It might seem an odd thing for Bill English to relaunch an attack on the Green Party in the middle of negotiations between National and New Zealand First.
With only four days to go before Winston Peters' self-imposed deadline to form the next government, every comment counts, every utterance means something.
It was a calculated move by English to put the boot into the Greens this morning, which he did during each of his four regular broadcast media slots on Newstalk ZB, TVNZ 1, Newshub and RNZ.
In each interview he compared New Zealand First favourably to the Greens saying the former knew how to exercise their power, unlike the Greens.
He was also at pains to point out that the Greens were not in the negotiating room with New Zealand First - Labour is having to run parallel negotiations with the Greens because Peters won't deal with them.
That message was directed at New Zealand First, which hardly needs reminding that dealing with National as a single large party is simpler than dealing with Labour.
That is because Labour has to square away major components of its own deal with the Greens with New Zealand First as well.
Labour could hardly agree to the Greens' policy to remove all sanctions on beneficiaries, for example, without the agreement of New Zealand First, which supports a work-for-the-dole approach to welfare.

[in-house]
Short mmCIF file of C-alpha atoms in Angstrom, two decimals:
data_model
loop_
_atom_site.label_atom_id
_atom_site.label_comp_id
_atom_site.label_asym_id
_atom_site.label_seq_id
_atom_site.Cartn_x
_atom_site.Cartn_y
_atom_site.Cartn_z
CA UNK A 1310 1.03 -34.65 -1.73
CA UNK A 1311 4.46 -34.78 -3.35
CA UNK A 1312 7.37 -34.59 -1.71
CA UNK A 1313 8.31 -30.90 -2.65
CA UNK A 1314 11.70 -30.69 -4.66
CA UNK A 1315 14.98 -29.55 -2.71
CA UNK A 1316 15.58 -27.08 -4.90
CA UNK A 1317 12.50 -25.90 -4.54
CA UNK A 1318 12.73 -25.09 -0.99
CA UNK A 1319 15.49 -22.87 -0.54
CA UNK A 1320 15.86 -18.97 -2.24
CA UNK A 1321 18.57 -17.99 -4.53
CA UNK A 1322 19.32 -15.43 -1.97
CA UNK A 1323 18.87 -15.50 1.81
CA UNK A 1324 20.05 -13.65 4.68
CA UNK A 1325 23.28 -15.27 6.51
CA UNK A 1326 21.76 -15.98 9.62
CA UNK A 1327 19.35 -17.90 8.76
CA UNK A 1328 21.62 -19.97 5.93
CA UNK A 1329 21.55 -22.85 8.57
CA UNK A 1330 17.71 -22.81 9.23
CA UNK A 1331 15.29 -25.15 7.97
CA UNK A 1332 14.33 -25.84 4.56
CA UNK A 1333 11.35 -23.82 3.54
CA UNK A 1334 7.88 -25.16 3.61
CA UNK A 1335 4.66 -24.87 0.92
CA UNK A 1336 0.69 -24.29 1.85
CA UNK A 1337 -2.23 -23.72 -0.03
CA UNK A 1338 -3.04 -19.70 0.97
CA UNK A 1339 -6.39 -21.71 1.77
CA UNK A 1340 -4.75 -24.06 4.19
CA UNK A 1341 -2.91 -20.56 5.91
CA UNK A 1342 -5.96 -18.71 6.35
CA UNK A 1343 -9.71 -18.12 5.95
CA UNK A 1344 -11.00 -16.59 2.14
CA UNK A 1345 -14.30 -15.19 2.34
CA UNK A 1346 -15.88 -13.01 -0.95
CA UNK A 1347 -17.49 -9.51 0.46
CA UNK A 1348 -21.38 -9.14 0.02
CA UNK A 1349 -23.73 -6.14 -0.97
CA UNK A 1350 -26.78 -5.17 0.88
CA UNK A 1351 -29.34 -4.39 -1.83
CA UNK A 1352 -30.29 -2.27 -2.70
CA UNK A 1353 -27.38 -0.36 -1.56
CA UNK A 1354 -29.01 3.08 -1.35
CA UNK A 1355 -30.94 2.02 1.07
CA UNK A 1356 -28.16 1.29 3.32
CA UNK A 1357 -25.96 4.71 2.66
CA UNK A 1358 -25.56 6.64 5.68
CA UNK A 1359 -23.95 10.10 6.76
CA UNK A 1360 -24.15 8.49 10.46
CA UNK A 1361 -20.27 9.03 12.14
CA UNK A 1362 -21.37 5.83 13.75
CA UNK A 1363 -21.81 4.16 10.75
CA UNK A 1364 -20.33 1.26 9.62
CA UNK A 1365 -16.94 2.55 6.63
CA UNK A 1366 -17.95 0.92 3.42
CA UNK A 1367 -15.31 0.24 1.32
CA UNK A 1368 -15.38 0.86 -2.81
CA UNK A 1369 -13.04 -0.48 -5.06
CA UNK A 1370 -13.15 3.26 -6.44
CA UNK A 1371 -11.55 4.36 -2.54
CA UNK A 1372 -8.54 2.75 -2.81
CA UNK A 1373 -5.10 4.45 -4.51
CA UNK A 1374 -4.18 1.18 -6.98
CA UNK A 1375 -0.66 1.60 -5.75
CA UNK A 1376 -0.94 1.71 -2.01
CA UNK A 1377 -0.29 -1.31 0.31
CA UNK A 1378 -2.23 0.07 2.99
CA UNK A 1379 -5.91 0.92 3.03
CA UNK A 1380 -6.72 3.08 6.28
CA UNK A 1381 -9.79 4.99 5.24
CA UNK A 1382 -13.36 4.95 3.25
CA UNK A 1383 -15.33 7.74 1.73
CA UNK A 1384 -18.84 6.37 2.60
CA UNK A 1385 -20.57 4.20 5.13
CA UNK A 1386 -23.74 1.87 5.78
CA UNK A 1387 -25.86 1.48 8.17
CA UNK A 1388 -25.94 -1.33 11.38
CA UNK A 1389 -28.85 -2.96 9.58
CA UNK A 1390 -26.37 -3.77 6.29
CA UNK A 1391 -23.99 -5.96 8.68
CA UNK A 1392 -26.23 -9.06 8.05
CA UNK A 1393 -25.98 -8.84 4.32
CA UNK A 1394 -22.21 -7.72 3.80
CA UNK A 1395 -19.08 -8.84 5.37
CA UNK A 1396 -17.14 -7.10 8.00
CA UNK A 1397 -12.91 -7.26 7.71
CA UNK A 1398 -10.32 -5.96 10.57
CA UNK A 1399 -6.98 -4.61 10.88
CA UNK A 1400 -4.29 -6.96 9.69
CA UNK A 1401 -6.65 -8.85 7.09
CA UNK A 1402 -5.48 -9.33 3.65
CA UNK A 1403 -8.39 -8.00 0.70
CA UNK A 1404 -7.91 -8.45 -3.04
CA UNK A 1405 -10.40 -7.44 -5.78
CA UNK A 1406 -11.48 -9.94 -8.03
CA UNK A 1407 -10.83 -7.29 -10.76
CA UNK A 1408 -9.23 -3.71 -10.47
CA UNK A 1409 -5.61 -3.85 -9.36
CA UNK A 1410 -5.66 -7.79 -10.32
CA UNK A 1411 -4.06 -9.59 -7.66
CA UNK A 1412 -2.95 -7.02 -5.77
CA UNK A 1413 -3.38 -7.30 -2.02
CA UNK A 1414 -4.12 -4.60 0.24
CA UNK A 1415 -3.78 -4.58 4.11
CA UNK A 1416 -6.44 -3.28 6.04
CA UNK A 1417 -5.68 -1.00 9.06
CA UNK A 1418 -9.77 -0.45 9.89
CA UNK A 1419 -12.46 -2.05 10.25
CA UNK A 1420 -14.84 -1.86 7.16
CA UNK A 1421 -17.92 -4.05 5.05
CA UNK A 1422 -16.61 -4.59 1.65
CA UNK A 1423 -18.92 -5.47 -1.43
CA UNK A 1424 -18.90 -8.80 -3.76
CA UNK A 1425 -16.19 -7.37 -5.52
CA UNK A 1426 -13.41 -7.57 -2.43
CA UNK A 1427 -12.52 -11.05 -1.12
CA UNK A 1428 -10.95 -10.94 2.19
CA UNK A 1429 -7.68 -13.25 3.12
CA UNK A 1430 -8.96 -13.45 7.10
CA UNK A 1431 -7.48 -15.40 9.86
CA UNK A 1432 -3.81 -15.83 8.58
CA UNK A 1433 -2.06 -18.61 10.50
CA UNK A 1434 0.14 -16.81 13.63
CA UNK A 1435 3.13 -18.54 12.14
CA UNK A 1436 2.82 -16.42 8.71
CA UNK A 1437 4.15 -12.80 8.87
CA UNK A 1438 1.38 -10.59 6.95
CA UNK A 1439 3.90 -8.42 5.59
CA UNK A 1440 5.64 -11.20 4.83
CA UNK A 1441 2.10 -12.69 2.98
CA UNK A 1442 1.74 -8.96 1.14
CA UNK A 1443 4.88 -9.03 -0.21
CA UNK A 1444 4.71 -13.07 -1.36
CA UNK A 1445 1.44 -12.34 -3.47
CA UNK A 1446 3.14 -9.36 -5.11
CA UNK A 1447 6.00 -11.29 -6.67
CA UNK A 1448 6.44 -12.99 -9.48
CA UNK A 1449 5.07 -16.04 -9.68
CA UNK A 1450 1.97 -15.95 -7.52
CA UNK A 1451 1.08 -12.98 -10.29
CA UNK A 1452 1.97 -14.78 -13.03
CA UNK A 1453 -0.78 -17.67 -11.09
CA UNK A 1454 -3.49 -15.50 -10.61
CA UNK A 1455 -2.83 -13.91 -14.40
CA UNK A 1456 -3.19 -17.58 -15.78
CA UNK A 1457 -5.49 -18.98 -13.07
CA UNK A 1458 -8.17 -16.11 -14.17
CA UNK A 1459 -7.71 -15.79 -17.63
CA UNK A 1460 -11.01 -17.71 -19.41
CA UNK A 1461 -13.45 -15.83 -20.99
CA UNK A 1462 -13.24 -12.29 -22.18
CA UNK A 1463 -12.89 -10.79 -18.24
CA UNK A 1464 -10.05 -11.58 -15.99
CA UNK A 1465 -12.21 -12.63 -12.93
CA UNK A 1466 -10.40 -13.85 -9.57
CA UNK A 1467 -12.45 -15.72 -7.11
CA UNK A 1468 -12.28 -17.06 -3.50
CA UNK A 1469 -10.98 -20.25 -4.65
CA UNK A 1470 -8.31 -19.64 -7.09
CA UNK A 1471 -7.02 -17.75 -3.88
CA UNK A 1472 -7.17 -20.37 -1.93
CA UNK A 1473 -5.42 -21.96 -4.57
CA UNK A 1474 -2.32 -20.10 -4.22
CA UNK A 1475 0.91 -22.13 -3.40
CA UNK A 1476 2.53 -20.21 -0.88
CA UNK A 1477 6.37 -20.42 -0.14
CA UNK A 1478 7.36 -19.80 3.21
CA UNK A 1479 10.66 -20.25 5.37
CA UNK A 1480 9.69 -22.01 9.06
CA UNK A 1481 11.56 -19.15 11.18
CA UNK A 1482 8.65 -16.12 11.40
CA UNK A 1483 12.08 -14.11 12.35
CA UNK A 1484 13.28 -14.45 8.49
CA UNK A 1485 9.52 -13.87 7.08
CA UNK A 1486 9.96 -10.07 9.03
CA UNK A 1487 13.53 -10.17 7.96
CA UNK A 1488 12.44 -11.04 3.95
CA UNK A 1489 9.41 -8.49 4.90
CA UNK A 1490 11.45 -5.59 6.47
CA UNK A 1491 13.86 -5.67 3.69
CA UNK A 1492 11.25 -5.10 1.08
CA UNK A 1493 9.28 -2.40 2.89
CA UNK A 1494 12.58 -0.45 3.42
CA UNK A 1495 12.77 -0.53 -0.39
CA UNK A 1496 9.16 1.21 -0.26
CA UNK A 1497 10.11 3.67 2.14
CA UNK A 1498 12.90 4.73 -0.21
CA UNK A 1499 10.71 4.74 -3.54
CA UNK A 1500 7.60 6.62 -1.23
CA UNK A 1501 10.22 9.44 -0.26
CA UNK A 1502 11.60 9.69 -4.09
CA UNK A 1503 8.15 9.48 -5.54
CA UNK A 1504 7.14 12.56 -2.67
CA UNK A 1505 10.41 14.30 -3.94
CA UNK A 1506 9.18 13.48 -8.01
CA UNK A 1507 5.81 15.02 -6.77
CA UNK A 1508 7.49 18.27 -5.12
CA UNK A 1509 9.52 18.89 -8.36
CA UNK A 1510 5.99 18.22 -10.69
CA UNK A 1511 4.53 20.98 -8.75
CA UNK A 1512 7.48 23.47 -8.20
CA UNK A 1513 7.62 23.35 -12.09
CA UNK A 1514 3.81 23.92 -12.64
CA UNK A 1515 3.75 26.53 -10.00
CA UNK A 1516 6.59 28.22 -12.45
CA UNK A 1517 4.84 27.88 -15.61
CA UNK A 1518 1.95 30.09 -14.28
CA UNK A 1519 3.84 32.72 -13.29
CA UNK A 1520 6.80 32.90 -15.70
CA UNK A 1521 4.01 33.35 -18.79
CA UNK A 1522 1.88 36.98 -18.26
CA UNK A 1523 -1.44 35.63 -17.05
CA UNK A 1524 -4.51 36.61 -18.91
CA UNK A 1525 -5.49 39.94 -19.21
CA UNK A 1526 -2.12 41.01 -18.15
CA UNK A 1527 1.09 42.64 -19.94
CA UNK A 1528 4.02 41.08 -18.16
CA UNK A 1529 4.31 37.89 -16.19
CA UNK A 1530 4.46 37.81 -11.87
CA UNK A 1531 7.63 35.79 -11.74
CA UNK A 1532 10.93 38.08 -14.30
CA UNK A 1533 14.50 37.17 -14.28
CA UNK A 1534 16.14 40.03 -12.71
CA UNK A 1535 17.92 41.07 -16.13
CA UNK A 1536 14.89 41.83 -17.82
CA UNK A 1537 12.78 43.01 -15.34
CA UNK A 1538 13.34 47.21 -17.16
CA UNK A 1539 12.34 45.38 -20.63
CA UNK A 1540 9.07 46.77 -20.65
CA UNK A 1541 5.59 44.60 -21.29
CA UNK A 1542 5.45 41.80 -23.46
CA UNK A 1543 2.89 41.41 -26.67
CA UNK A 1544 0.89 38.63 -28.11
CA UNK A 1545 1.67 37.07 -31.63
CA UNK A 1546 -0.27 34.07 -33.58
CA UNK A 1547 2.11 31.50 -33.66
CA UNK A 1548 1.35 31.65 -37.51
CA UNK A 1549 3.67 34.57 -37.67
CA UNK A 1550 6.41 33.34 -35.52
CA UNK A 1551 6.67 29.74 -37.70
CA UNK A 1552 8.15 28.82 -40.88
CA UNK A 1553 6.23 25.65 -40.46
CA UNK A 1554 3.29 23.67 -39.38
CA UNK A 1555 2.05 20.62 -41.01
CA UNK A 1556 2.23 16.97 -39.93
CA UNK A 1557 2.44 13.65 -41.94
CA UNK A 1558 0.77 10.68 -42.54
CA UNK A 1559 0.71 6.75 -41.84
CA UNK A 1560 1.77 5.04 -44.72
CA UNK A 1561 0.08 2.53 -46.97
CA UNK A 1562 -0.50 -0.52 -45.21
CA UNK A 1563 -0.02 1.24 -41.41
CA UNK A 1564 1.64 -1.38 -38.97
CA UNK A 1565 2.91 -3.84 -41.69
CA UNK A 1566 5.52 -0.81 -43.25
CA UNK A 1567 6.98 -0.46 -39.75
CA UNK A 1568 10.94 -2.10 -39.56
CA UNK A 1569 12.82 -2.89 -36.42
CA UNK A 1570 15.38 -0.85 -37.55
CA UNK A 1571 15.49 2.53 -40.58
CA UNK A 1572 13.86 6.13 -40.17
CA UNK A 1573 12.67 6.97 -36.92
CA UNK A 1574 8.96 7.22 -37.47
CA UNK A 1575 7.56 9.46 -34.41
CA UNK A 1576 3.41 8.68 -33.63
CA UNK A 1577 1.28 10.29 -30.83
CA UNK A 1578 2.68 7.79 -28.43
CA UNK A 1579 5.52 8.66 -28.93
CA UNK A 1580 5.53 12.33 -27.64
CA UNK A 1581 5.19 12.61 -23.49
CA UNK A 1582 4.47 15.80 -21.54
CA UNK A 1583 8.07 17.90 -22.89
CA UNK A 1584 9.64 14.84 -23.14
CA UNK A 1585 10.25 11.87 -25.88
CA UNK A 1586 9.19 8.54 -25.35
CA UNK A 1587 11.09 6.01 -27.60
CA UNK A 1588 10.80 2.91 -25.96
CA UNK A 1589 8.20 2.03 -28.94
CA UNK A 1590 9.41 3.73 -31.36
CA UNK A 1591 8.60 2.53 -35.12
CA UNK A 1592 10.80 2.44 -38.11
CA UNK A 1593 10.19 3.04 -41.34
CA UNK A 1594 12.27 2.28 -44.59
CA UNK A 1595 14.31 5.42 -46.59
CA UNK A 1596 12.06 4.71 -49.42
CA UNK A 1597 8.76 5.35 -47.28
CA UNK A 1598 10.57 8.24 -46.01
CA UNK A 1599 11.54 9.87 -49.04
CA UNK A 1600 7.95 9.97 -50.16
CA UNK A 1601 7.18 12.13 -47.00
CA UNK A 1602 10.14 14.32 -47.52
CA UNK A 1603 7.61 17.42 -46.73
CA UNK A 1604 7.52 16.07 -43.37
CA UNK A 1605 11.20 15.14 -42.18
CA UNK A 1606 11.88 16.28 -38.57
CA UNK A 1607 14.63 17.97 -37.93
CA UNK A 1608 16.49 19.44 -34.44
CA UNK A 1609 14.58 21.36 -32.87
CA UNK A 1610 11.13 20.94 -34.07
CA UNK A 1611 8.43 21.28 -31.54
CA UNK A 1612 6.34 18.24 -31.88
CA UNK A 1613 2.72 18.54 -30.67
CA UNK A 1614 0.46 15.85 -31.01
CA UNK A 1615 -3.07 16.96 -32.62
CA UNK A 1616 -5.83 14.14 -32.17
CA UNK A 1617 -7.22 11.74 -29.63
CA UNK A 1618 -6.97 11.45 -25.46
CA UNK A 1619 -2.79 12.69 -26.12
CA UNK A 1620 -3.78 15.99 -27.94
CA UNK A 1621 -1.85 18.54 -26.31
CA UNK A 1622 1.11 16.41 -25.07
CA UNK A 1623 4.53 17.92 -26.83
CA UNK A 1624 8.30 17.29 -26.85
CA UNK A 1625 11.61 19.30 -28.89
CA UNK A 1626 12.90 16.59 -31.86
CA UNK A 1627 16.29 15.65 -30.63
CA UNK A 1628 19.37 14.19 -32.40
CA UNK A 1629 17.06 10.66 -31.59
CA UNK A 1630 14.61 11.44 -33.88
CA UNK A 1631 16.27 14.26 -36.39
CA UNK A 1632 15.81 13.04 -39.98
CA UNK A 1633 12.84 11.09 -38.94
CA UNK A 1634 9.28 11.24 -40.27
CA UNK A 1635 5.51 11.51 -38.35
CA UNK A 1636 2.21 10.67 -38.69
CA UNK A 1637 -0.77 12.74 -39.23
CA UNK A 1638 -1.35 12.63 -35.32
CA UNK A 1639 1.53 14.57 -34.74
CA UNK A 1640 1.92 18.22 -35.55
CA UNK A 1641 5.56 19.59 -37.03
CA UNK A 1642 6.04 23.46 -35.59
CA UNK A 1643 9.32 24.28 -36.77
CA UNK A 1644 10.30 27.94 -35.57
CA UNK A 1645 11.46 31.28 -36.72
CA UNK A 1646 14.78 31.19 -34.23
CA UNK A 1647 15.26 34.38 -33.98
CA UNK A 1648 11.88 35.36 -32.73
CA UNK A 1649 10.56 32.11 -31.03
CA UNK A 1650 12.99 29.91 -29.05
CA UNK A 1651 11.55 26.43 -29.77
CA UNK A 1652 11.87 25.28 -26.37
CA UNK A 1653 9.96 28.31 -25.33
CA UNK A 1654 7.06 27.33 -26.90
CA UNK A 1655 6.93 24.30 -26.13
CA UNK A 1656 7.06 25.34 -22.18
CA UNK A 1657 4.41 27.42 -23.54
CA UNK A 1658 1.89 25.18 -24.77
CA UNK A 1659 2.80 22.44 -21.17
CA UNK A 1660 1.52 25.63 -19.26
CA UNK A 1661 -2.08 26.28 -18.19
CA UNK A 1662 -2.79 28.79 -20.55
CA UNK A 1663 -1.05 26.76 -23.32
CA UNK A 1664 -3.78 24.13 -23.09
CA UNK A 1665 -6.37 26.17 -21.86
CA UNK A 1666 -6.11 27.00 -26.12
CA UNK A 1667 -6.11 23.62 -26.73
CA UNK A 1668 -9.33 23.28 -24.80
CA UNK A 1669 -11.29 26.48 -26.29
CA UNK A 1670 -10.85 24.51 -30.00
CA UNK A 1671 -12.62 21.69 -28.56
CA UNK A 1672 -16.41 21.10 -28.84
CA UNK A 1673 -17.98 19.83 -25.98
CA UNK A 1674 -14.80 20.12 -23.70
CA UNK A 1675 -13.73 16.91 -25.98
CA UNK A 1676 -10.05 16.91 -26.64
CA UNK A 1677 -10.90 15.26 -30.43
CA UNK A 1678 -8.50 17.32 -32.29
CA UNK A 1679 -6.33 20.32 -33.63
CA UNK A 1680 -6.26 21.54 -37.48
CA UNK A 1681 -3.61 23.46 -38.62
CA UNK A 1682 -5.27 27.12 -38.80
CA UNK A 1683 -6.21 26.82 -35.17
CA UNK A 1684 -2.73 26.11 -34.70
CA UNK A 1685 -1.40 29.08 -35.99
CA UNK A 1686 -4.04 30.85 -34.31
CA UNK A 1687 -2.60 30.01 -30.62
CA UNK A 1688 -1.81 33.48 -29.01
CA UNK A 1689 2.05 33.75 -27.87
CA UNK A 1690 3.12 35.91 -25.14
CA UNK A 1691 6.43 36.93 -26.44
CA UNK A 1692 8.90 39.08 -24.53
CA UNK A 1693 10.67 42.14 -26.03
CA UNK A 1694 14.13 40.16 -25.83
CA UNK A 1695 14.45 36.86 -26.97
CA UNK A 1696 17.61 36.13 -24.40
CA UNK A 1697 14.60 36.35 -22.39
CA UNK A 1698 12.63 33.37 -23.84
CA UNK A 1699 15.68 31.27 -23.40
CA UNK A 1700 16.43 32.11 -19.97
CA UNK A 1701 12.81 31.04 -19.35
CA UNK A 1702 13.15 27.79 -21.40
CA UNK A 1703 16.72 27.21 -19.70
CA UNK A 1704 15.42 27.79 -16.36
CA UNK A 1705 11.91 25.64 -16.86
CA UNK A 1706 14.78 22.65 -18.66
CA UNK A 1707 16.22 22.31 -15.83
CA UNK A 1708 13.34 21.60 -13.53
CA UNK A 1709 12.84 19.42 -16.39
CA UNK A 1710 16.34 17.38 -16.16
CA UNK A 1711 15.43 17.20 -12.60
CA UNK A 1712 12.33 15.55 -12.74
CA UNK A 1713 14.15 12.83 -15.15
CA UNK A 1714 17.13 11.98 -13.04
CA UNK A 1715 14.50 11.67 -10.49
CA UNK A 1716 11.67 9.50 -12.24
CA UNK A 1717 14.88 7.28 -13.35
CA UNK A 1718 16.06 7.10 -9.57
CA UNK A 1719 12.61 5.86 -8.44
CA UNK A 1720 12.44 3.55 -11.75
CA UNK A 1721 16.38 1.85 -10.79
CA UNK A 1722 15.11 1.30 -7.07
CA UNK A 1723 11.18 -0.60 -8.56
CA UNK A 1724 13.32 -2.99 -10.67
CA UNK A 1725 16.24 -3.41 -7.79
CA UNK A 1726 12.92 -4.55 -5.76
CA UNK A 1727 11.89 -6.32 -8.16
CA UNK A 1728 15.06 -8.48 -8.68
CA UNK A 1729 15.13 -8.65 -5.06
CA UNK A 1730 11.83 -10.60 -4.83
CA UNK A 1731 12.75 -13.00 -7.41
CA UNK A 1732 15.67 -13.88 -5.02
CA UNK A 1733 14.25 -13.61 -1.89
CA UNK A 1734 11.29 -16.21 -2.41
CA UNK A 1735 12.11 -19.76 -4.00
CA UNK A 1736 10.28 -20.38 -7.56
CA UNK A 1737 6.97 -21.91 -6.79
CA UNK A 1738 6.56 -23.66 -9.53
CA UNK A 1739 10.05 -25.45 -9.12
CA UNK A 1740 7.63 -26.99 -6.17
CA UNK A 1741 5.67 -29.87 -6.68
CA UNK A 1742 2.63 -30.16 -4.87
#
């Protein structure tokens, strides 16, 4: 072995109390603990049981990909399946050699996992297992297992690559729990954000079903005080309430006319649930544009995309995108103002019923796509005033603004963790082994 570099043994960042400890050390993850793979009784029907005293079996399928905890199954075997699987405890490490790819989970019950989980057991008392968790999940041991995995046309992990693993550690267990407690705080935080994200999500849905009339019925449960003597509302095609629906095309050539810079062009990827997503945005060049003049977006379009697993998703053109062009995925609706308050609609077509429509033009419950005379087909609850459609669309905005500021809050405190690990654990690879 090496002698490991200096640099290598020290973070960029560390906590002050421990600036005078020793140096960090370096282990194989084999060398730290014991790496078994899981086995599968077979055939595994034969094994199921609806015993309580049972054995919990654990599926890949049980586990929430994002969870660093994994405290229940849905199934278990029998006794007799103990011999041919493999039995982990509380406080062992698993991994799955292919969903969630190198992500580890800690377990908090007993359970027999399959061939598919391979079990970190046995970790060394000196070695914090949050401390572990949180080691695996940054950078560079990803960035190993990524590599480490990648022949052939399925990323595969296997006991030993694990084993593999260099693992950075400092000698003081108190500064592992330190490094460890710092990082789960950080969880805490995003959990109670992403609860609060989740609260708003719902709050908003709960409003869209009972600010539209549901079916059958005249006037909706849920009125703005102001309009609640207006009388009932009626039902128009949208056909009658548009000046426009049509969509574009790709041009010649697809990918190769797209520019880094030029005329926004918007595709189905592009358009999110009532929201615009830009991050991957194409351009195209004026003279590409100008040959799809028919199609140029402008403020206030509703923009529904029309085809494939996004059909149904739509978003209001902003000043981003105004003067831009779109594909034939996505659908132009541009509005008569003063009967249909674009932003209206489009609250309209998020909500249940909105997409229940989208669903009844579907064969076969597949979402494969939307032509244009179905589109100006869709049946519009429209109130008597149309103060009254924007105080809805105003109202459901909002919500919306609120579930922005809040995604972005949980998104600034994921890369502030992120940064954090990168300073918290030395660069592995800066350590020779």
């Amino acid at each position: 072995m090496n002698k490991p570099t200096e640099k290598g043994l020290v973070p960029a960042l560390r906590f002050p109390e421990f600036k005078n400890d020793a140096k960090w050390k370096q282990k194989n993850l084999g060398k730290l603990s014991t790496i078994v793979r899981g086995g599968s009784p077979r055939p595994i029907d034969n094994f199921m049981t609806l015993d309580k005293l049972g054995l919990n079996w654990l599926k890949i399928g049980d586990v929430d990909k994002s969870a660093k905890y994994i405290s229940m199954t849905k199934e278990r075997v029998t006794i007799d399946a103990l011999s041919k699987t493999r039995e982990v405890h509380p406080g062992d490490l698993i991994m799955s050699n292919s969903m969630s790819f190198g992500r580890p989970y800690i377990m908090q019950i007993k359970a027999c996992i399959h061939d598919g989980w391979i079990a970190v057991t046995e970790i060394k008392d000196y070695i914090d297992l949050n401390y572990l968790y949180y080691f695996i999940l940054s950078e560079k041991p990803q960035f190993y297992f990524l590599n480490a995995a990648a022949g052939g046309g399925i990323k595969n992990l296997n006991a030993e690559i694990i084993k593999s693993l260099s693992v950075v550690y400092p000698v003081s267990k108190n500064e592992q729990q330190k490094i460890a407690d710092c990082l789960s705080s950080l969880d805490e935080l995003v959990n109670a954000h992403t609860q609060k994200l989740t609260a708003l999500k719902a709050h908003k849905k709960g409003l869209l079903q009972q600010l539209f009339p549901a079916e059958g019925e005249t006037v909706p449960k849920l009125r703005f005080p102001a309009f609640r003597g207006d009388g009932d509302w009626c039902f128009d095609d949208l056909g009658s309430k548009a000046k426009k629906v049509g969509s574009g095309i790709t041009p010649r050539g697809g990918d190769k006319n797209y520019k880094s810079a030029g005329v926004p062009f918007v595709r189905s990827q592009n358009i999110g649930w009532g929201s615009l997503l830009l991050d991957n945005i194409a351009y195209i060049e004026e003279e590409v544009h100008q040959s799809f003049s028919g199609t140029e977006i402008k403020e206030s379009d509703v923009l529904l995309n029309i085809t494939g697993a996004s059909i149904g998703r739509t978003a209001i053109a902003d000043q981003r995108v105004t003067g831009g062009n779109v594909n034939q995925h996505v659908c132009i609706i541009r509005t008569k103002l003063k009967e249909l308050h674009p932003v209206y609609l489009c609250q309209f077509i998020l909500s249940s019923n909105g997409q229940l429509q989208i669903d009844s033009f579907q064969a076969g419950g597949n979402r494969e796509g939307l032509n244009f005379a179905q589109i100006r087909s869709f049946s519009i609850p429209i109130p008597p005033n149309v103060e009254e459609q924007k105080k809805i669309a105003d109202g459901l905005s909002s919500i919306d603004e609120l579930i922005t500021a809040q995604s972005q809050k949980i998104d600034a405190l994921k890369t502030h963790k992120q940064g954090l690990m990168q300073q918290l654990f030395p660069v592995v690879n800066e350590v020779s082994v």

Peters needs the Greens in any deal with Labour but refuses to meet with them - either separately or together with Labour despite James Shaw extending an olive branch to Peters on election night.
But English's main criticism of the Greens was the way it exercises its power.
It was not a last-minute bid by English to get the Greens to switch sides for a so-called "teal deal".
It was a bid by English to talk up the power that the Greens hold in the hope that the party negotiators exert more pressure in their talks with Labour.
The more Green policy that Labour has to accept, the more attractive a National deal might be for New Zealand First.
Green Party leader James Shaw has been holding talks this morning with Labour leader Jacinda Ardern at Parliament ahead of Labour's talks with New Zealand First at midday.